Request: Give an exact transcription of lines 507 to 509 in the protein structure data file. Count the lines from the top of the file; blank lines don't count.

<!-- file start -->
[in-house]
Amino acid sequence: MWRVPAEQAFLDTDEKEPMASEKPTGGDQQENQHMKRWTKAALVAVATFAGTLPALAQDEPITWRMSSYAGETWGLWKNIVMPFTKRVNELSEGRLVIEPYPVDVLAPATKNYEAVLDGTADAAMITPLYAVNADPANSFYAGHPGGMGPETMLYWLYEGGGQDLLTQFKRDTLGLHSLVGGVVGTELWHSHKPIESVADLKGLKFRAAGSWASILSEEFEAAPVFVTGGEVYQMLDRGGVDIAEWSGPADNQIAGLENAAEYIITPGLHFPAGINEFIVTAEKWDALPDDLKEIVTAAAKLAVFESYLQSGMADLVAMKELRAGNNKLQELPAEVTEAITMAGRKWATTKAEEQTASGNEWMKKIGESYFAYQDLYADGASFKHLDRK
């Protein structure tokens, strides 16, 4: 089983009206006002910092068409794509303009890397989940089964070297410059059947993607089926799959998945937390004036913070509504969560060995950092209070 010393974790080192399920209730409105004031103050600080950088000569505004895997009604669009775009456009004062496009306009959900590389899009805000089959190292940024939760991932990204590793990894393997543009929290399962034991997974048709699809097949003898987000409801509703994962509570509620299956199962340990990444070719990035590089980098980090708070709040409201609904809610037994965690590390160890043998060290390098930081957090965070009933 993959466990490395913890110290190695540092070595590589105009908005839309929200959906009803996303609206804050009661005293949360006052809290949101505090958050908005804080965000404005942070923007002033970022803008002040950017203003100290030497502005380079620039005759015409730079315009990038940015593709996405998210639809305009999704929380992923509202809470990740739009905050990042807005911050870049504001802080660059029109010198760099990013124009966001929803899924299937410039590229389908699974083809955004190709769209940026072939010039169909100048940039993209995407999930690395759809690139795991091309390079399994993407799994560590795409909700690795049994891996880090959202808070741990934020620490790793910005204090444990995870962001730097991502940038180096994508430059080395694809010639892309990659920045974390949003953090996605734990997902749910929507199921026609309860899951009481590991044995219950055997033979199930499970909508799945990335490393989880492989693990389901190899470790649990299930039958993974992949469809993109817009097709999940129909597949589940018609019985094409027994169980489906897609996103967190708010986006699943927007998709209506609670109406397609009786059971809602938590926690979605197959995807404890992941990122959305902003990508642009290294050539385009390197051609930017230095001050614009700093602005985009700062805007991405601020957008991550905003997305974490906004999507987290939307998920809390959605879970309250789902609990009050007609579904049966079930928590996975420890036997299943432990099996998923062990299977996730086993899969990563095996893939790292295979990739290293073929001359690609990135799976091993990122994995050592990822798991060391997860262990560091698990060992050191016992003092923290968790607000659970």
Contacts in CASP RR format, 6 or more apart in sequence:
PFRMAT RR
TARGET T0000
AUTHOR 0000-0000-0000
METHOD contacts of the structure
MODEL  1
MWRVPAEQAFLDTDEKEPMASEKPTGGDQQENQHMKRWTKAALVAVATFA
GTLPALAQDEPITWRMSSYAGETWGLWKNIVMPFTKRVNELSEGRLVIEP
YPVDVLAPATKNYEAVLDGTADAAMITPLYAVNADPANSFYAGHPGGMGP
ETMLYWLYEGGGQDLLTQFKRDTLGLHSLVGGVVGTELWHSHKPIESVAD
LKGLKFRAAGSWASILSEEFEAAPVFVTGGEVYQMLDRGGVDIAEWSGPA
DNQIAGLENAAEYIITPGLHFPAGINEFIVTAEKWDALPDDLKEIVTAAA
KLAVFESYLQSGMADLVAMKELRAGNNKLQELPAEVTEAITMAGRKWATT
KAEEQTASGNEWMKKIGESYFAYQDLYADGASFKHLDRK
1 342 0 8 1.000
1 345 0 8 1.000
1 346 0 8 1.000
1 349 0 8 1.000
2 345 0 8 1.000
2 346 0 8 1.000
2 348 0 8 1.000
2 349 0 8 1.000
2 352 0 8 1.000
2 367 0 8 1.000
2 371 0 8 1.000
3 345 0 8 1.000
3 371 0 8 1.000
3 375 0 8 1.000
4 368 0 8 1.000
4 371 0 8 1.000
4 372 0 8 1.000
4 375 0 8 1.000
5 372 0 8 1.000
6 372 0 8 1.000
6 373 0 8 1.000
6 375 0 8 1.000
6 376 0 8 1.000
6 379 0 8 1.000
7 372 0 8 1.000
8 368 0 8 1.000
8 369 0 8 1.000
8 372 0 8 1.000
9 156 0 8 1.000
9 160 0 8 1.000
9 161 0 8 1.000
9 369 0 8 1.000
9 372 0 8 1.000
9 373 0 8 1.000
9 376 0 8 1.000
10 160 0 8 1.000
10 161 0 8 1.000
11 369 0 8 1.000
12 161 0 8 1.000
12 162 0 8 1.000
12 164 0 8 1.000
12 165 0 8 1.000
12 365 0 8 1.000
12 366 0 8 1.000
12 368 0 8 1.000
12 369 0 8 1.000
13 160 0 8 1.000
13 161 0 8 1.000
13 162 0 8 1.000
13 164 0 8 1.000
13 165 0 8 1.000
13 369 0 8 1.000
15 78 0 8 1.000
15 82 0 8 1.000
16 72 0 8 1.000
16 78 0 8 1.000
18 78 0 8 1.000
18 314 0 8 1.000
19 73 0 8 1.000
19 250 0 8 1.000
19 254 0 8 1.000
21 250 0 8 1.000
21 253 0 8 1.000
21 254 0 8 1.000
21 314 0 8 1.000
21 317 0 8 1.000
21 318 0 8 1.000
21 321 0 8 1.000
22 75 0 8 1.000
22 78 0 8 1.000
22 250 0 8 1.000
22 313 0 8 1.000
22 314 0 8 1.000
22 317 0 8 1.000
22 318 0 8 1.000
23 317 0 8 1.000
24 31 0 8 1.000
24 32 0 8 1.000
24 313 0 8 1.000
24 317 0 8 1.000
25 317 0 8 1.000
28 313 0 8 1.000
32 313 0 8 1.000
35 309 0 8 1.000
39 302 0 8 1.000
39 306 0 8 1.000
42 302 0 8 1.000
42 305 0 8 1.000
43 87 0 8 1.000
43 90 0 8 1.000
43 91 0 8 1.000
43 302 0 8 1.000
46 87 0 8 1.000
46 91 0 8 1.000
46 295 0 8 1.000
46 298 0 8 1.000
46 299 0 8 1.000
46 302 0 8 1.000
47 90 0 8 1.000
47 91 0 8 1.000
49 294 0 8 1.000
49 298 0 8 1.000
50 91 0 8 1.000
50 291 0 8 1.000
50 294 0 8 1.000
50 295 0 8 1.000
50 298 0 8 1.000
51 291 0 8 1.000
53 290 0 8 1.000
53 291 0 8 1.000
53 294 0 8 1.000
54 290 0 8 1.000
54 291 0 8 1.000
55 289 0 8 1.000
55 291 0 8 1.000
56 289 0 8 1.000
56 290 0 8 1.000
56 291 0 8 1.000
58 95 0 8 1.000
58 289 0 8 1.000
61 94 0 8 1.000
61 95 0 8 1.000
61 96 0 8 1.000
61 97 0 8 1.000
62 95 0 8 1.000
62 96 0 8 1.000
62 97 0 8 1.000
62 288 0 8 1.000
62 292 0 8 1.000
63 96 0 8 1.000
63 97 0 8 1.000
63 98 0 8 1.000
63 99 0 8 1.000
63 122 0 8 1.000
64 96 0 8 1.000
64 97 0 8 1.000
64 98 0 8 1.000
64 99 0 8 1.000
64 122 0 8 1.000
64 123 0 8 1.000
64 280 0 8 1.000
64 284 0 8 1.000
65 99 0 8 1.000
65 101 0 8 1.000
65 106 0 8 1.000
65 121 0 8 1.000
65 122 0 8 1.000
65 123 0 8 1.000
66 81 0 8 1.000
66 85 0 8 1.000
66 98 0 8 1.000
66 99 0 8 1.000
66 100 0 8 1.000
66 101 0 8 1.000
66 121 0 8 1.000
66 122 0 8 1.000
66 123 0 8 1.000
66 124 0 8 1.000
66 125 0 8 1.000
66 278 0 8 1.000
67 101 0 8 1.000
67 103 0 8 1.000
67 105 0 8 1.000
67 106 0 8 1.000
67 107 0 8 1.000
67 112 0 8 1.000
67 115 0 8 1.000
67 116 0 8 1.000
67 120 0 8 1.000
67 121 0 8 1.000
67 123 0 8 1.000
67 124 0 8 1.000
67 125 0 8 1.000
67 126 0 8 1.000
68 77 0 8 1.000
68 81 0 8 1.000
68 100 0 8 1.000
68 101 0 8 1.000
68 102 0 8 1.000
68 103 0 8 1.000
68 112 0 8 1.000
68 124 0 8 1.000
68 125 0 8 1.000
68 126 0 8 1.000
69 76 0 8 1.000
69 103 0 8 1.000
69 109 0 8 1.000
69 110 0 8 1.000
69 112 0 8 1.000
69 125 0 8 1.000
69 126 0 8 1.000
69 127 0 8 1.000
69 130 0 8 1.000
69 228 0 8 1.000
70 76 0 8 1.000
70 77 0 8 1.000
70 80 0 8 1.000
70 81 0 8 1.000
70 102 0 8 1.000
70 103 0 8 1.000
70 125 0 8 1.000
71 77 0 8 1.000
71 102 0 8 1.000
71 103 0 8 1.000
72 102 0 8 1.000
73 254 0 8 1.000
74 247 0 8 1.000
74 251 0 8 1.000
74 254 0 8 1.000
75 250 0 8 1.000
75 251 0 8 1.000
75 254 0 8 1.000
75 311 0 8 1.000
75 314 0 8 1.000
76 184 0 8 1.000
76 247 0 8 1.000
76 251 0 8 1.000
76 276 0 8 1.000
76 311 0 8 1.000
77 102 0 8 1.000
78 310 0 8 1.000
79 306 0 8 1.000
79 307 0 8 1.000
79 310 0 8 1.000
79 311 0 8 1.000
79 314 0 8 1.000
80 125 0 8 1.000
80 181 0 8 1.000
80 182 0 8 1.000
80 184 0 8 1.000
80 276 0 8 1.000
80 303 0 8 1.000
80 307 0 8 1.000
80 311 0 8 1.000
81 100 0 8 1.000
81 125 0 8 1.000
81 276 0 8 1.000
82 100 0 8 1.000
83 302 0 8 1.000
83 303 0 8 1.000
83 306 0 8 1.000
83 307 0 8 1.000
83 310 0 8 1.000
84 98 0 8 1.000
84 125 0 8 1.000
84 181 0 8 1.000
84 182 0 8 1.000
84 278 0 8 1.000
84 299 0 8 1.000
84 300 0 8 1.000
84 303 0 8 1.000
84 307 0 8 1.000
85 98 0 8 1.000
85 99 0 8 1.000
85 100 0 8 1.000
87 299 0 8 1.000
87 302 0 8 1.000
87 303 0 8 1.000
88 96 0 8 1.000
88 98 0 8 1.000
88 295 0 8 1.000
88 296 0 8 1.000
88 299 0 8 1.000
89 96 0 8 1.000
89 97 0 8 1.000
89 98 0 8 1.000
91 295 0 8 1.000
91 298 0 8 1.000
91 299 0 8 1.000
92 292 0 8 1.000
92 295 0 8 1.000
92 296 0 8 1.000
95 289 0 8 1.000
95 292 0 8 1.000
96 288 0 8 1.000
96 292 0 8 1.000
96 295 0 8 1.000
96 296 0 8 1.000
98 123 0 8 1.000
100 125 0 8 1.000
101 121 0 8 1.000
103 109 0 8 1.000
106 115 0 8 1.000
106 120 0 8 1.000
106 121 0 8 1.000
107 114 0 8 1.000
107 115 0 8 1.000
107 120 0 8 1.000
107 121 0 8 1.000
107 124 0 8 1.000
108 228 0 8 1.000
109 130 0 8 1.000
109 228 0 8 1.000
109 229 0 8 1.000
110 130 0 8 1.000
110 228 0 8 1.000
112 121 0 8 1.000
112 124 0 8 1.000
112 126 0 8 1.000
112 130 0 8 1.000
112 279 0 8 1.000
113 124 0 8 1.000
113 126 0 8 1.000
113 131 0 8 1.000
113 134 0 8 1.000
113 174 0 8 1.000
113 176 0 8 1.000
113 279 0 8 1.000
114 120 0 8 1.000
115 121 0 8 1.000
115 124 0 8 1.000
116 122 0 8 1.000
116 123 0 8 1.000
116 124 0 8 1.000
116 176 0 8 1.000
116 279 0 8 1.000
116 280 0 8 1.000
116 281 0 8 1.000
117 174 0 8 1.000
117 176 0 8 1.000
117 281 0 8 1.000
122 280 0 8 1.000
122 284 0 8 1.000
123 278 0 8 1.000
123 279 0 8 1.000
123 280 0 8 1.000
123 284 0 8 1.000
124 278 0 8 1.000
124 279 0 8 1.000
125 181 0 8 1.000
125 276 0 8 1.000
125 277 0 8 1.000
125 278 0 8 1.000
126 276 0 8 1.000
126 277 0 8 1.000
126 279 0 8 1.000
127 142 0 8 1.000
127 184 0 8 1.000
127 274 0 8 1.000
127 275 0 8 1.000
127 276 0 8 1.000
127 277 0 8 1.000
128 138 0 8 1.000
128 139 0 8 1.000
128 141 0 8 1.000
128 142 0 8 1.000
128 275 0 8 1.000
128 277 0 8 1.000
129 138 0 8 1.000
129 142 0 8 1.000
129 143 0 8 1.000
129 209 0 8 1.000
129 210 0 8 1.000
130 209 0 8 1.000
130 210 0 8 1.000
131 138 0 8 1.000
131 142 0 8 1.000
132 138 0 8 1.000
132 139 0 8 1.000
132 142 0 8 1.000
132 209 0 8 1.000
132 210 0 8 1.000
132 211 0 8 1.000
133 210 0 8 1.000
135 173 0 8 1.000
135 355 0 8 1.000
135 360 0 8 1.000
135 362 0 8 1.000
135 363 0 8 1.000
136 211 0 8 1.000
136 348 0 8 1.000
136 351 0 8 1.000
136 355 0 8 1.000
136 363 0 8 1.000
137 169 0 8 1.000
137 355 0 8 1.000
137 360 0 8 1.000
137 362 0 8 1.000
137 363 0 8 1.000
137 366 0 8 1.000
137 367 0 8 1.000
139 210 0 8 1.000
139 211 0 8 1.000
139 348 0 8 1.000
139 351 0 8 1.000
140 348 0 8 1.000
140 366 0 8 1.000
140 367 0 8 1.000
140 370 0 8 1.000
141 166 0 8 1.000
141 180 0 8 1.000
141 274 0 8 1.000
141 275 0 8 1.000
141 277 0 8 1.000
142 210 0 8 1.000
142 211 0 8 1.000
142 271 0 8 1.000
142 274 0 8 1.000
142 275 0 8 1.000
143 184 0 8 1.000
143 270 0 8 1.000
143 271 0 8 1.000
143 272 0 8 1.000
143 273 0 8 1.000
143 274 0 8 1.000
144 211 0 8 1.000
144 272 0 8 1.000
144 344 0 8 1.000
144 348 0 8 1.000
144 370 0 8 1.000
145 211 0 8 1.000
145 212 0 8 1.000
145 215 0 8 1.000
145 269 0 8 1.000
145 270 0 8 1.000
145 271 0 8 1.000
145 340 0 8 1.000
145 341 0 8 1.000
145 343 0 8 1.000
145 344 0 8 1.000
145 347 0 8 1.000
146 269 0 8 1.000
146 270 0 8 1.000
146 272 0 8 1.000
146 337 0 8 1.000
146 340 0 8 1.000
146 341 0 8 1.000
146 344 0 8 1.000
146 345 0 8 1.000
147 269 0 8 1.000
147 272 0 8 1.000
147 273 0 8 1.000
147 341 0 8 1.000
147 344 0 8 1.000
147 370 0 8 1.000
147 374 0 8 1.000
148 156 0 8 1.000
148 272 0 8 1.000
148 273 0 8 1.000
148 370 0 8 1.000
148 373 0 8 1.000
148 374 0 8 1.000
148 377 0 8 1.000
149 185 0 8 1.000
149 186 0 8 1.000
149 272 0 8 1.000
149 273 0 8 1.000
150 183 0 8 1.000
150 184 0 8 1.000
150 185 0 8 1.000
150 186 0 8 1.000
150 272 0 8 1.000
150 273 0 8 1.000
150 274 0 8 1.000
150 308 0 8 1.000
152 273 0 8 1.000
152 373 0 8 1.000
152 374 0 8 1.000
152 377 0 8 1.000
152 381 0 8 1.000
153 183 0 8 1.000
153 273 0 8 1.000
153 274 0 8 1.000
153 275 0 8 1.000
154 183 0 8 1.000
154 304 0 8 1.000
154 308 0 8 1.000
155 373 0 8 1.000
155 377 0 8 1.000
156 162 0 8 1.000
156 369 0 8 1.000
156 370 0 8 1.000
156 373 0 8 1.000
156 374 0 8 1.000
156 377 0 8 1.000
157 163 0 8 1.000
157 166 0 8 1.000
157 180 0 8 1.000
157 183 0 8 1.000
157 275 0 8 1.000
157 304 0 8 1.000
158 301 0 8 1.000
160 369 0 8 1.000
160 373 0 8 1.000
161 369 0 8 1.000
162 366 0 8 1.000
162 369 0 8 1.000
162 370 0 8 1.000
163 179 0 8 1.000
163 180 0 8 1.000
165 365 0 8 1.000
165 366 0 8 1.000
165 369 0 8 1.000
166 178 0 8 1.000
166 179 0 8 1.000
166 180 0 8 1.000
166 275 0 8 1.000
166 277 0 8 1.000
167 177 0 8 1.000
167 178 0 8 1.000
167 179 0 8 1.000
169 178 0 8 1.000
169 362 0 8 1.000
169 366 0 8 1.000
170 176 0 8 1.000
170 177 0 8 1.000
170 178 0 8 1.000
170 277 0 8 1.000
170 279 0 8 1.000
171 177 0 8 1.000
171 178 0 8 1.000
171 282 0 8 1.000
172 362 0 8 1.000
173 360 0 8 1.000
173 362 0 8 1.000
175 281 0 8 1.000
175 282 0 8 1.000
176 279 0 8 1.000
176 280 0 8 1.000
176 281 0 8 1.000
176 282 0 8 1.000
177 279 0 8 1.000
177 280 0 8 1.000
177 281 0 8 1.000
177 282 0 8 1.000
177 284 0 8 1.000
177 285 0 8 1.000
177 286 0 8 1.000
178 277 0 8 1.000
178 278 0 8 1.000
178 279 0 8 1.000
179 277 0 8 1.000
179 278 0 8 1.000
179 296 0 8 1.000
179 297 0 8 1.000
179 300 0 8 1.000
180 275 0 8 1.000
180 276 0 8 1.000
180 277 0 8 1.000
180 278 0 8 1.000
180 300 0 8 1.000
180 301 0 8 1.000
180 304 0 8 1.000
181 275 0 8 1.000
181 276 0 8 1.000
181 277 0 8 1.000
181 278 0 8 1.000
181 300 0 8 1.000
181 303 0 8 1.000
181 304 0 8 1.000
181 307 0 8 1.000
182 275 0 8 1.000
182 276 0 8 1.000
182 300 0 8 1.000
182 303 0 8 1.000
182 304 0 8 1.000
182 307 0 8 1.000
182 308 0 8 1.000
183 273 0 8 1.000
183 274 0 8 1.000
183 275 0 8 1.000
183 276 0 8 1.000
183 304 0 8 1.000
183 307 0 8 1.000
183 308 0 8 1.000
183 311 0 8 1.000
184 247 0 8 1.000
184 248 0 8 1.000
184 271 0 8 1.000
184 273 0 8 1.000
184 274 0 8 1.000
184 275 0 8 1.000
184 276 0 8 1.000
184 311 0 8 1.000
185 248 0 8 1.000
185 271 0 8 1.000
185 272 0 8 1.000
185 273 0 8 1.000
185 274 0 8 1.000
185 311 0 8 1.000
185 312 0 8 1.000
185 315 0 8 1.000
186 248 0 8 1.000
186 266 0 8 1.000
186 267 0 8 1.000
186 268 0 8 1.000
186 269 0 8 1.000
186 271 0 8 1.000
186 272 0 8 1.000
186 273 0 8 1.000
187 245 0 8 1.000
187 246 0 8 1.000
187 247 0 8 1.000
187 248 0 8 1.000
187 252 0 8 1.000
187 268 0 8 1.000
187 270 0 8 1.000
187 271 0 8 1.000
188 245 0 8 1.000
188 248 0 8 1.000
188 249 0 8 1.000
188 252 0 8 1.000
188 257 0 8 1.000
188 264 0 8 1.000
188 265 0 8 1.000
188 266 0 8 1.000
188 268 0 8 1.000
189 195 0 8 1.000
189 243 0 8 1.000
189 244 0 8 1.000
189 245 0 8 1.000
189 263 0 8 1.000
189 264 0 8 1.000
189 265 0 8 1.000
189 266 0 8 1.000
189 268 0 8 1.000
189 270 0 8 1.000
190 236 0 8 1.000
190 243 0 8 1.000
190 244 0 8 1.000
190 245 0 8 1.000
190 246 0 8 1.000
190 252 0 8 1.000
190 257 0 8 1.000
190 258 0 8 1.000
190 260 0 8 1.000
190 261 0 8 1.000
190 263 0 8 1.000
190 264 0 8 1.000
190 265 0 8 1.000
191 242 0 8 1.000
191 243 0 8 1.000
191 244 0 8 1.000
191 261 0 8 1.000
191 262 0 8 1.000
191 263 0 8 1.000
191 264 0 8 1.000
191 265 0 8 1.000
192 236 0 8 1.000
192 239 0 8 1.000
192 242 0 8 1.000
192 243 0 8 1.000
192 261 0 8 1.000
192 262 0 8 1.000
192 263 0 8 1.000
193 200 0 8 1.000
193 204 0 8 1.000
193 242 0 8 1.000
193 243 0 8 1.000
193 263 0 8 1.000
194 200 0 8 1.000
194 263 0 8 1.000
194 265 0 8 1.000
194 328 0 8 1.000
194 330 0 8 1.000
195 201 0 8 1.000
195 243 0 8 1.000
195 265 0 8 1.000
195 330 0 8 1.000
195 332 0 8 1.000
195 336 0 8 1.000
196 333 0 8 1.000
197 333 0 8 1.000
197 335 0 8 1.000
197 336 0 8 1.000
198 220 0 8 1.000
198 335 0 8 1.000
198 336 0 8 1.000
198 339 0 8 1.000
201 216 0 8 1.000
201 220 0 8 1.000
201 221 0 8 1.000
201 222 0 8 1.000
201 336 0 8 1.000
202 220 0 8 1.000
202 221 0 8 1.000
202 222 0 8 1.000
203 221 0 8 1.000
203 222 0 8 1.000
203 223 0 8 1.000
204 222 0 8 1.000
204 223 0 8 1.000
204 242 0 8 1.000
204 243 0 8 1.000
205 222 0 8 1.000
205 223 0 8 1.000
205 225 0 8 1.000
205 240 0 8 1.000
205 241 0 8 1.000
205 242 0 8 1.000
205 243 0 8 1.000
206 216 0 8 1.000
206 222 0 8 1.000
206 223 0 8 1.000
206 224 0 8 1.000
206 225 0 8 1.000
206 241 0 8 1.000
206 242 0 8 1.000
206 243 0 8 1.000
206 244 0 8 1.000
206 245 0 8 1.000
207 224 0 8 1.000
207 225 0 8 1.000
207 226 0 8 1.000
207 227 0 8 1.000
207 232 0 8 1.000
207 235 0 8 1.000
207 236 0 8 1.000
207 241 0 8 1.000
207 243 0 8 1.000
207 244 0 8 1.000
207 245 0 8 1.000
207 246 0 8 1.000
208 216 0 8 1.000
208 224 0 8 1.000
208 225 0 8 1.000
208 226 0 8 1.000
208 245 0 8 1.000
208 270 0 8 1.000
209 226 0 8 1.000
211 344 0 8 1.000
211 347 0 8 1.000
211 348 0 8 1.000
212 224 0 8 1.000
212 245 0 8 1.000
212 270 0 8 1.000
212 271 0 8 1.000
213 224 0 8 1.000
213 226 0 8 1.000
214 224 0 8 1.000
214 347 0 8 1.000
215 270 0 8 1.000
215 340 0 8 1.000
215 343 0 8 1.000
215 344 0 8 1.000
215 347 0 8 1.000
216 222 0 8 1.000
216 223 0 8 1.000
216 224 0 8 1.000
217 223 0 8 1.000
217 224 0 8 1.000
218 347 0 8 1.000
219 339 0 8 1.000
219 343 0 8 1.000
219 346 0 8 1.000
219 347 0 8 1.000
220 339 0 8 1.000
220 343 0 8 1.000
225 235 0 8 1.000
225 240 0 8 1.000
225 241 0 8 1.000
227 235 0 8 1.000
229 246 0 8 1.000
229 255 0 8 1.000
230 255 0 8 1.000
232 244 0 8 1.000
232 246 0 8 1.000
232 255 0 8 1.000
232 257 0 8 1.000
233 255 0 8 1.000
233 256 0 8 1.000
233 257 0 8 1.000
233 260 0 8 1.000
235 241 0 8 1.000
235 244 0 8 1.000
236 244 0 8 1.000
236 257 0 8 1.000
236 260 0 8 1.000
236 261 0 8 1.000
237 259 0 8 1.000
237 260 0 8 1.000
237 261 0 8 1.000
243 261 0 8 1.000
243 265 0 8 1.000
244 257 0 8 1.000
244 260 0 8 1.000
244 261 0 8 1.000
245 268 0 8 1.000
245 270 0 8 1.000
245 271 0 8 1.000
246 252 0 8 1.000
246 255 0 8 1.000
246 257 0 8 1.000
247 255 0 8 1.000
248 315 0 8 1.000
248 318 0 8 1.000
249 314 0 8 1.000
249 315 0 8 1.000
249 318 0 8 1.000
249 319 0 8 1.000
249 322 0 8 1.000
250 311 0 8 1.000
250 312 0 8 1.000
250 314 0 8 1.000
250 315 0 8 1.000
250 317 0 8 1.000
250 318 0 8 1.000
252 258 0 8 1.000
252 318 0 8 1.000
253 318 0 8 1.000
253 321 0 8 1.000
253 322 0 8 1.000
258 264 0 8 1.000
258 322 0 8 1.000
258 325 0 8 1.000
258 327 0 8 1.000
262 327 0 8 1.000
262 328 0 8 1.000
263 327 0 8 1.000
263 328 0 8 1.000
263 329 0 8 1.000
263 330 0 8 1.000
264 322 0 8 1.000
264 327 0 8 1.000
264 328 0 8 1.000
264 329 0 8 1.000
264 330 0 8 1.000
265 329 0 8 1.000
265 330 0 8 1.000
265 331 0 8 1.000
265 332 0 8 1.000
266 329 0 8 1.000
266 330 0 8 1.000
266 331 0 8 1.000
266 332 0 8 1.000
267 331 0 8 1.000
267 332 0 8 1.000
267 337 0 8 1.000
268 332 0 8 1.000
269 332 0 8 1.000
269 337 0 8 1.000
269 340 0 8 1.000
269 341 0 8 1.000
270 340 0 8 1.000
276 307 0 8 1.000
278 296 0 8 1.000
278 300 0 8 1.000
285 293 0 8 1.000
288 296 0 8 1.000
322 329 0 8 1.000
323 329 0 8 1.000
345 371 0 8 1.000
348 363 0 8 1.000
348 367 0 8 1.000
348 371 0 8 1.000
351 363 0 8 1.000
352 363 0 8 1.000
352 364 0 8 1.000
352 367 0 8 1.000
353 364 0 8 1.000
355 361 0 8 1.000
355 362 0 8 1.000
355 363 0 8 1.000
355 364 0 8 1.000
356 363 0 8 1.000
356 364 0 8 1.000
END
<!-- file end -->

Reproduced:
163 180 0 8 1.000
165 365 0 8 1.000
165 366 0 8 1.000